Description: Body: Mahogany - Body Construction: Semi-Hollow (Chambered) - Top Wood: Maple - Flamed - Neck Attachment: Set - Neck Wood: Maple - Fingerboard: Rosewood - Frets: 24 - Inlay: Dot - # of Strings: 6 - Scale Length: 25.5" (65cm) - Headstock: 6 In-Line - Bridge: Tune-O-Matic - Bridge Construction: Rosewood - Cutaway: Double - Hardware: Chrome, Diecast, 1x Volume Control, 1x Tone Control, 3-Way Switch - Pickups: Humbucker - Pickup Configuration: H-H - String Instrument Finish: HoneyBurst, Green
The guitar measures 41 inches in length, and it comes with a 25.75-inch scale and 20 frets for various playing techniques. You also get strong D’Addario strings for reliable performances every time, as well as enclosed die-cast gold tuners, so you never play an off note. This dreadnought guitar features a cutaway so you can easily practice finger techniques on the higher frets.
Quartal and quintal harmonies also appear in alternate tunings. It is easier to finger the chords that are based on perfect fifths in new standard tuning than in standard tuning. New standard tuning was invented by Robert Fripp, a guitarist for King Crimson. Preferring to base chords on perfect intervals—especially octaves, fifths, and fourths—Fripp often avoids minor thirds and especially major thirds, which are sharp in equal temperament tuning (in comparison to thirds in just intonation).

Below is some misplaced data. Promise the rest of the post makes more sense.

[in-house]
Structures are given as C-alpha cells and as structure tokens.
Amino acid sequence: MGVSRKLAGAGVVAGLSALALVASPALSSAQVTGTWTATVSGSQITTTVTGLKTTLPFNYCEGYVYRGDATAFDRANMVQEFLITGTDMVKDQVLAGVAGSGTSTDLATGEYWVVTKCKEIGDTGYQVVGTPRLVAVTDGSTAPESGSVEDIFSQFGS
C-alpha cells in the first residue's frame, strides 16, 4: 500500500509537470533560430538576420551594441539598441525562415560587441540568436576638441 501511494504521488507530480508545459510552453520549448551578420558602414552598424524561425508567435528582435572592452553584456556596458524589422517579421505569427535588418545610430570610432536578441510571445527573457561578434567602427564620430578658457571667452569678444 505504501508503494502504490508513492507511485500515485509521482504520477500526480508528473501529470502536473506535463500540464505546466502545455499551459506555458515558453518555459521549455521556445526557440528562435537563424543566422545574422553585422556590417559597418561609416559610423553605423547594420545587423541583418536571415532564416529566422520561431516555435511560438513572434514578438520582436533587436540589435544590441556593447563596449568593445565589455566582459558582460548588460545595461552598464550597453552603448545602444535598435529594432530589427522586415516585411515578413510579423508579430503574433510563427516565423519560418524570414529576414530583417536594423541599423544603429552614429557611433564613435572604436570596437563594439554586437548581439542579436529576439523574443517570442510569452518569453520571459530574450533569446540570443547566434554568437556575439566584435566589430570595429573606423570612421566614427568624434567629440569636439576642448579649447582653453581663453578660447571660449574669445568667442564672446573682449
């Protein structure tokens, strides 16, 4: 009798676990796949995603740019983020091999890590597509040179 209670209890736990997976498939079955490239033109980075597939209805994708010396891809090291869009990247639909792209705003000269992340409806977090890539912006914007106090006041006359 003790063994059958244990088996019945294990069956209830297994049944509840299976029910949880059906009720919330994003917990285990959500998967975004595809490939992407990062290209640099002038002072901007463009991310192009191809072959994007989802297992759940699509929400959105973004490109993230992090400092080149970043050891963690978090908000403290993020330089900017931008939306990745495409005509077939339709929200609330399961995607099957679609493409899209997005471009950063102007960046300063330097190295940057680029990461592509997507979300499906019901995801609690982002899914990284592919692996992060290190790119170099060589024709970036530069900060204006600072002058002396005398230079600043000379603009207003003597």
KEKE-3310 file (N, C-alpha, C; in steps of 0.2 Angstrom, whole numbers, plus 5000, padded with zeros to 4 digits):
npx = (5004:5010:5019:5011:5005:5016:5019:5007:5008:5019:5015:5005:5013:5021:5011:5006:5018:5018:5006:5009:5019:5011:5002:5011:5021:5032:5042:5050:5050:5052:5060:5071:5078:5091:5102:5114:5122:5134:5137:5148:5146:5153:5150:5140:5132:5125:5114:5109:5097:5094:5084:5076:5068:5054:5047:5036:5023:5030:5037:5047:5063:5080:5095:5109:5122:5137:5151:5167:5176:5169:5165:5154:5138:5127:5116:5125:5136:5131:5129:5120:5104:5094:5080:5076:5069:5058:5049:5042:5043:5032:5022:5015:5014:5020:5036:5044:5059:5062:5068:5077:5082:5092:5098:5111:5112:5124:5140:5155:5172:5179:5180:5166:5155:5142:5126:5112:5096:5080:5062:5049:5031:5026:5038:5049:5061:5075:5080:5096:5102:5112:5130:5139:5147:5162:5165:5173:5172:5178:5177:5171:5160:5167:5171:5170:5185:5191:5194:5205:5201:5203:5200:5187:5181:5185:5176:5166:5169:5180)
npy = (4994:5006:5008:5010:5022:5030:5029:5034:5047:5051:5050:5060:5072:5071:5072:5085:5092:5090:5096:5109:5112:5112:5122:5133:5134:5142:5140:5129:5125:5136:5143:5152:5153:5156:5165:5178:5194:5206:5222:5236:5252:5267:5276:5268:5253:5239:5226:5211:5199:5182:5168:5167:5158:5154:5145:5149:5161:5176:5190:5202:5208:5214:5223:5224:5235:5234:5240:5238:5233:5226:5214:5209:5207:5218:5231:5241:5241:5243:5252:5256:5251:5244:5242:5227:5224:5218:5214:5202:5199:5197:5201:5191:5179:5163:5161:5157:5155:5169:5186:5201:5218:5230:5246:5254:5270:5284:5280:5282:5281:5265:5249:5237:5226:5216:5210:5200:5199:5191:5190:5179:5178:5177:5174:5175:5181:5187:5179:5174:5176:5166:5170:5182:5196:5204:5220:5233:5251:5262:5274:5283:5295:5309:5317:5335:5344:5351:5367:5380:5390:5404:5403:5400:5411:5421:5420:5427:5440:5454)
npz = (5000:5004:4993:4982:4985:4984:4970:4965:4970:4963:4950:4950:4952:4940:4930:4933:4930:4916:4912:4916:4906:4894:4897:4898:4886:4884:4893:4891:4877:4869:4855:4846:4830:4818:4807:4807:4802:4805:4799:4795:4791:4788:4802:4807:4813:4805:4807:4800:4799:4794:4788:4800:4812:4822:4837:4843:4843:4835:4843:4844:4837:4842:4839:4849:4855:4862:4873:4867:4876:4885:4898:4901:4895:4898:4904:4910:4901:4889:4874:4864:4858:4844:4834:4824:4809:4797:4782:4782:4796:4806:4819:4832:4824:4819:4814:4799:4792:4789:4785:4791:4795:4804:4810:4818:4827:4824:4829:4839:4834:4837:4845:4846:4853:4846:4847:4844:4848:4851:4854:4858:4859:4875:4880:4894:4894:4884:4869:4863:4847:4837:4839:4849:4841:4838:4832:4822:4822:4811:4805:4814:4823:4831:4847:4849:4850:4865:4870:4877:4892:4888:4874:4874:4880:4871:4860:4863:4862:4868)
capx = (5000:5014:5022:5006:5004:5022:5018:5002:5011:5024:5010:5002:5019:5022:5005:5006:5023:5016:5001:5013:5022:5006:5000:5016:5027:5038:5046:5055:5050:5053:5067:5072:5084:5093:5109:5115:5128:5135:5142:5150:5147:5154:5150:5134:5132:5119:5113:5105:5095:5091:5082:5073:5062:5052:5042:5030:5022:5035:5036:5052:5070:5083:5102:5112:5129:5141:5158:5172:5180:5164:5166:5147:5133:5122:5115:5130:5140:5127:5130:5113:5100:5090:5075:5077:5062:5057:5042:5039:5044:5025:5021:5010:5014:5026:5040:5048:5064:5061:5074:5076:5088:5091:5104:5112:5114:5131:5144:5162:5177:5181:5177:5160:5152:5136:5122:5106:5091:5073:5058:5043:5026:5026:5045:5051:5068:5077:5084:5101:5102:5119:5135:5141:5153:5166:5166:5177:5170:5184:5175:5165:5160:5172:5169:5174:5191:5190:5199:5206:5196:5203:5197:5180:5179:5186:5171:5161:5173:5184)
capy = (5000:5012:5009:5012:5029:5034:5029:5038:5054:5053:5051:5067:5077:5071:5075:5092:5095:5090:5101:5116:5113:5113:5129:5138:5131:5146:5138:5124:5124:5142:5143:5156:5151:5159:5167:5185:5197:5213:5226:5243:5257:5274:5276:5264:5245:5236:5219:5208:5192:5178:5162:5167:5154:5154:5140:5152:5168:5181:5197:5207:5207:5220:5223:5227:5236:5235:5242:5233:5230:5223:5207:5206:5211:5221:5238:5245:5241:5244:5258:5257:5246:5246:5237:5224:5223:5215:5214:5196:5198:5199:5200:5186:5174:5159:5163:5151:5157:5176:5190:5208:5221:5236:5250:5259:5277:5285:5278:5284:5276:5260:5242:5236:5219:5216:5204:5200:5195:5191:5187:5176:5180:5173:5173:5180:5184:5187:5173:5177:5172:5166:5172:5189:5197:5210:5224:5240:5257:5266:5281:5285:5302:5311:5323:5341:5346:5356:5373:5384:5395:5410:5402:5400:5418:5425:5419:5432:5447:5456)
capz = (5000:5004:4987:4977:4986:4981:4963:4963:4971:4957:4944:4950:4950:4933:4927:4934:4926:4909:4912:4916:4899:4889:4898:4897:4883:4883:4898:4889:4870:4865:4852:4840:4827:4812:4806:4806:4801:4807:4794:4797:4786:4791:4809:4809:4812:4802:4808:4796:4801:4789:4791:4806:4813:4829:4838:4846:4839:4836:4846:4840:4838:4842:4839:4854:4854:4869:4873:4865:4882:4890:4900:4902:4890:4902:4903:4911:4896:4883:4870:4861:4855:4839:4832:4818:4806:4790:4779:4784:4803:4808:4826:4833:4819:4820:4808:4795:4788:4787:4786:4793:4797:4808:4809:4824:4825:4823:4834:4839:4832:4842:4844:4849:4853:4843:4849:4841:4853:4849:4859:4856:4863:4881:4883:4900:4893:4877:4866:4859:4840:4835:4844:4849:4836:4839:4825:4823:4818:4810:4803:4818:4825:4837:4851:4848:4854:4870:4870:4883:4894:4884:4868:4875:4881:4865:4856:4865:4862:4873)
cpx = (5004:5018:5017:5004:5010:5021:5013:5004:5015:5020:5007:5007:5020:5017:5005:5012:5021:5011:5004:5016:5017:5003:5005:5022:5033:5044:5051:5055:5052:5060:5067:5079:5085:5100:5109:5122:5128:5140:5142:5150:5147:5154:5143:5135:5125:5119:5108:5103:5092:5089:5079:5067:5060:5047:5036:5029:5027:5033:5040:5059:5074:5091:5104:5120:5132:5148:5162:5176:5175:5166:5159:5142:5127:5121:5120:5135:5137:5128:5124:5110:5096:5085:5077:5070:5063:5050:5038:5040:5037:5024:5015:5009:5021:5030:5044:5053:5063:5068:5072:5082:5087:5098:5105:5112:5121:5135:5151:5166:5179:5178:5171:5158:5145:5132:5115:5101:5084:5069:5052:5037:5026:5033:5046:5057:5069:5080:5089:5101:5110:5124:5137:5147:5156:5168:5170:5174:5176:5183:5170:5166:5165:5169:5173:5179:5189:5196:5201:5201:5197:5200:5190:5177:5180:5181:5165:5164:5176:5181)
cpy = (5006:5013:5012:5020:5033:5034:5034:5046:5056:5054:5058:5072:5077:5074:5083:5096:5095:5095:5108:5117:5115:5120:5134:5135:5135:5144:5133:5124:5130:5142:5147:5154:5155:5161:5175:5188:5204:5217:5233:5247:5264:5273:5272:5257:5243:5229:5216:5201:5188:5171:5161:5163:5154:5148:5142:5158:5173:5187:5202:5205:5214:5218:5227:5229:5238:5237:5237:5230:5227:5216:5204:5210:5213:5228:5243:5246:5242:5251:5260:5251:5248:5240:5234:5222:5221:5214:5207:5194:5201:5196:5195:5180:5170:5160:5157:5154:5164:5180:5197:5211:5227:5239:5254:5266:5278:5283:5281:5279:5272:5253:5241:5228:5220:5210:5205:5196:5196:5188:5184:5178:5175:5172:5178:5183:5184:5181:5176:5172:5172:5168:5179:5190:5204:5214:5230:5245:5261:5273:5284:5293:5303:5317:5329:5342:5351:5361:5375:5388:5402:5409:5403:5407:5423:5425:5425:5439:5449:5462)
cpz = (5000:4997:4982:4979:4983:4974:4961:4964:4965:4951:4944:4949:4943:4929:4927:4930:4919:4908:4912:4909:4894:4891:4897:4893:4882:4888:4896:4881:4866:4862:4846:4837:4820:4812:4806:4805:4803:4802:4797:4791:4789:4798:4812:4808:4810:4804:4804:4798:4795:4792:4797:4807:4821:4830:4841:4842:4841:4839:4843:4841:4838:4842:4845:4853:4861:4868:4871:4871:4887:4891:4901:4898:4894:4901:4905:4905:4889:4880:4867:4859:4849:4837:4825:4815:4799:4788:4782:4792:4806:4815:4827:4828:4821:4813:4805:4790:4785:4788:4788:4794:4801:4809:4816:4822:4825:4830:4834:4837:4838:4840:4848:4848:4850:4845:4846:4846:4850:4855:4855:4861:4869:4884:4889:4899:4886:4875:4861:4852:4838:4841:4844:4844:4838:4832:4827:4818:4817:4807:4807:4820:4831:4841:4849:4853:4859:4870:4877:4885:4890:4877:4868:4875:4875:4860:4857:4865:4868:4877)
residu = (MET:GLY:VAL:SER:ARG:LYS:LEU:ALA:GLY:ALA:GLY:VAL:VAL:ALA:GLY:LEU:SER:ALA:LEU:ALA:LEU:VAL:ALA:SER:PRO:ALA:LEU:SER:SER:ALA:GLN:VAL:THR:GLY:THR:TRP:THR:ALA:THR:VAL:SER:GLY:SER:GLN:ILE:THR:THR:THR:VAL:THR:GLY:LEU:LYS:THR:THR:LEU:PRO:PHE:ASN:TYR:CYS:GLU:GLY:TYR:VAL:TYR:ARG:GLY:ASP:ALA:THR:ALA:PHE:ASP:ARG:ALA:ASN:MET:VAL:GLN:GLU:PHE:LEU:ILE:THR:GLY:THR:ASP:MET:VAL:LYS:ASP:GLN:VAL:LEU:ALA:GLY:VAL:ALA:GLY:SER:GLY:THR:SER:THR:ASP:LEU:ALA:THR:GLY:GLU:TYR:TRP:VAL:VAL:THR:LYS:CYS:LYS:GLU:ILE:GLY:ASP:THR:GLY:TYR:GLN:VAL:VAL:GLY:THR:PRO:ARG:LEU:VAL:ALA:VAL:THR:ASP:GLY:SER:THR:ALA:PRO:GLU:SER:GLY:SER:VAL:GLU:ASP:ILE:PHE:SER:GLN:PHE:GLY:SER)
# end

During the late 1930s and through the 1940s—the heyday of big band jazz and swing music—the guitar was an important rhythm section instrument. Some guitarists, such as Freddie Green of Count Basie’s band, developed a guitar-specific style of accompaniment. Few of the big bands, however, featured amplified guitar solos, which were done instead in the small combo context. The most important jazz guitar soloists of this period included the Manouche virtuoso Django Reinhardt, Oscar Moore who was featured with Nat “King” Cole’s trio, and Charlie Christian of Benny Goodman's band and sextet, who was a major influence despite his early death at 25.